Spring onions are a crop that has finally reached its potential after many years of experimentation and development. It serves as a good example of how I go about growing vegetables, so rather than just list boring details about when to sow and how to eat it that you can find anywhere I will instead mostly focus on how my relationship with this species has changed over the years.
Alliums are on the whole a more temperate genus than our climate accommodates. I have grown red salad onions once before after extensive searching to find a variety that will form bulbs at our latitude since each strain uses changes in day length to trigger maturation. They needed to be germinated in a pot, transplanted out into a very highly enriched bed and watered constantly to size them up enough to form good bulbs that matured all at the same time. The resulting onions tasted significantly nicer than store bought red onions but had terrible storage properties, so most of them tasted about the same by the time I got around to eating them. All that work for something that only costs a few dollars in the shops. On top of that it is difficult to produce good quality seed from a limited gene pool if they would flower at all for me. Garlic is similarly challenging, previously growing but not producing useful bulbs. That has changed recently but I will save the details for a future post. One member of the alliums that has proven useful is garlic chive (Allium tuberosum). This species is more perennial and goes dormant during our cold and dry winter and spring, producing a decent crop in late summer through autumn if we have good rains.
Our main allium is the spring onion. I have grown them here for about ten years on and off, initially in more intensive irrigated beds and now with zero input methods. To start I bought seed of one or two varieties at a time. The seed has a fairly short shelf life and commercial seed quality is very variable, so I usually germinated them in a pot in late summer and transplanted them out in clumps of about three in early autumn. The initial crops I grew usually failed to flower or produce seed when left in the bed, though one strain finally managed to produce a few weak flowers and a little seed. This variety appealed to me a lot as it formed very large and robust plants with a deep blue hue due to a thick waxy layer on their leaves that allowed them to stand up to dry conditions.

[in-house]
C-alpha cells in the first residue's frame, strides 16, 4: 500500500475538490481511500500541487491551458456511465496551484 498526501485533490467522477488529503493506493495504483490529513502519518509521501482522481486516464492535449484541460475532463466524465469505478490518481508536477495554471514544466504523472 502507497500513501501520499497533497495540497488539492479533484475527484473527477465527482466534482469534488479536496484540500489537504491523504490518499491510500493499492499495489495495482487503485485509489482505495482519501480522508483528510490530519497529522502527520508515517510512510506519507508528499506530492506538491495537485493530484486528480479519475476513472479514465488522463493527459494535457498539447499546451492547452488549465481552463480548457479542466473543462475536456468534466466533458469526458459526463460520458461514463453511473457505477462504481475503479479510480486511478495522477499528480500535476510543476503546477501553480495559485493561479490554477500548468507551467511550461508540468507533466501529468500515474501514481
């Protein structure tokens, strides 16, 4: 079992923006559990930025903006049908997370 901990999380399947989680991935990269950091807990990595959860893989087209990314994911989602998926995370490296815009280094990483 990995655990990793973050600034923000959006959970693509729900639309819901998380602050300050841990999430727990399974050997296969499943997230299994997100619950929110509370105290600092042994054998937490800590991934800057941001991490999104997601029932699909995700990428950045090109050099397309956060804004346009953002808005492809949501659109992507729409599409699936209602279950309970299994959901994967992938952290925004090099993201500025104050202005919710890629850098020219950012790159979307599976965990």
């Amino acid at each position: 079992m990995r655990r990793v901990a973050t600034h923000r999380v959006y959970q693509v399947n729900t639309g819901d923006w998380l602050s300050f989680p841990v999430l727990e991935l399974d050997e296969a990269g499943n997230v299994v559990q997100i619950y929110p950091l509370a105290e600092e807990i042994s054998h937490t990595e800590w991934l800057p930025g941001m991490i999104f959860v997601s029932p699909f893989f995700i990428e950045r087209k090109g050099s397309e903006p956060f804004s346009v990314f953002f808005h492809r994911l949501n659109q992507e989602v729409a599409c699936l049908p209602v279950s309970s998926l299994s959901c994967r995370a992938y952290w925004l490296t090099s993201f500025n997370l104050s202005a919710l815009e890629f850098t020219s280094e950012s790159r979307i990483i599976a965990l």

The following year I decided that the crop had shown just enough potential to take it seriously. I widened my scope and purchased about twelve different named varieties and once again grew them from seed. About two thirds of this seed germinated, with everything from a thick lawn of vigorous ones to zero sprouts under identical conditions. Until you see this kind of side by side comparison it is easy to be sceptical about the wide variability in commercial seed quality. They were transplanted into a new vegetable garden quite far from the house that was abandoned to the weeds after about six months in early spring. About half of the varieties survived this treatment but I lost track of labels and names along the way. Where I was going they wouldn’t matter anyway. I waded into the weeds and transplanted out the surviving spring onions to a bed closer to the main house in late spring. Once they settled in about a third of the plants flowered over a fairly long time period over summer but the majority never flowered. Visual comparison revealed at least a handful of different original varieties were flowering together and most likely crossing based on the frantic bee activity. I didn’t care about which variety was which since anything that could germinate, grow and flower was allowed to contribute to the gene pool. Seed was collected and pooled over this time as well.
When the autumn of 2019 rolled around, about a decade since my first dabblings with the species, I had my first large quantity of home grown seed. I had never direct sowed the seed before since it was too scarce, expensive and unreliable from commercial sources, but having my own stocks changed everything. I prepared a 15 m long bed with two rows, hoed shallow seed beds, broke the underlying compacted clay to about 5 cm with a shovel, then sowed as thickly as I could. Instead of burying the small seed in the unimproved clay I collected pulverised animal manure and leaf litter from a nearby concrete slab where my geese and goats congregate and used that to cover the seed. This brought in a bit of weed seed but resulted in acceptable germination during our wet early autumn. Given I was uncertain how effective direct sowing would be I also made up a few large pots of seed. These proved useful for filling in gaps in the bed by transplanting them later. This hybrid planting strategy reduced the risk while also reducing the work load of transplanting that entire huge bed by hand.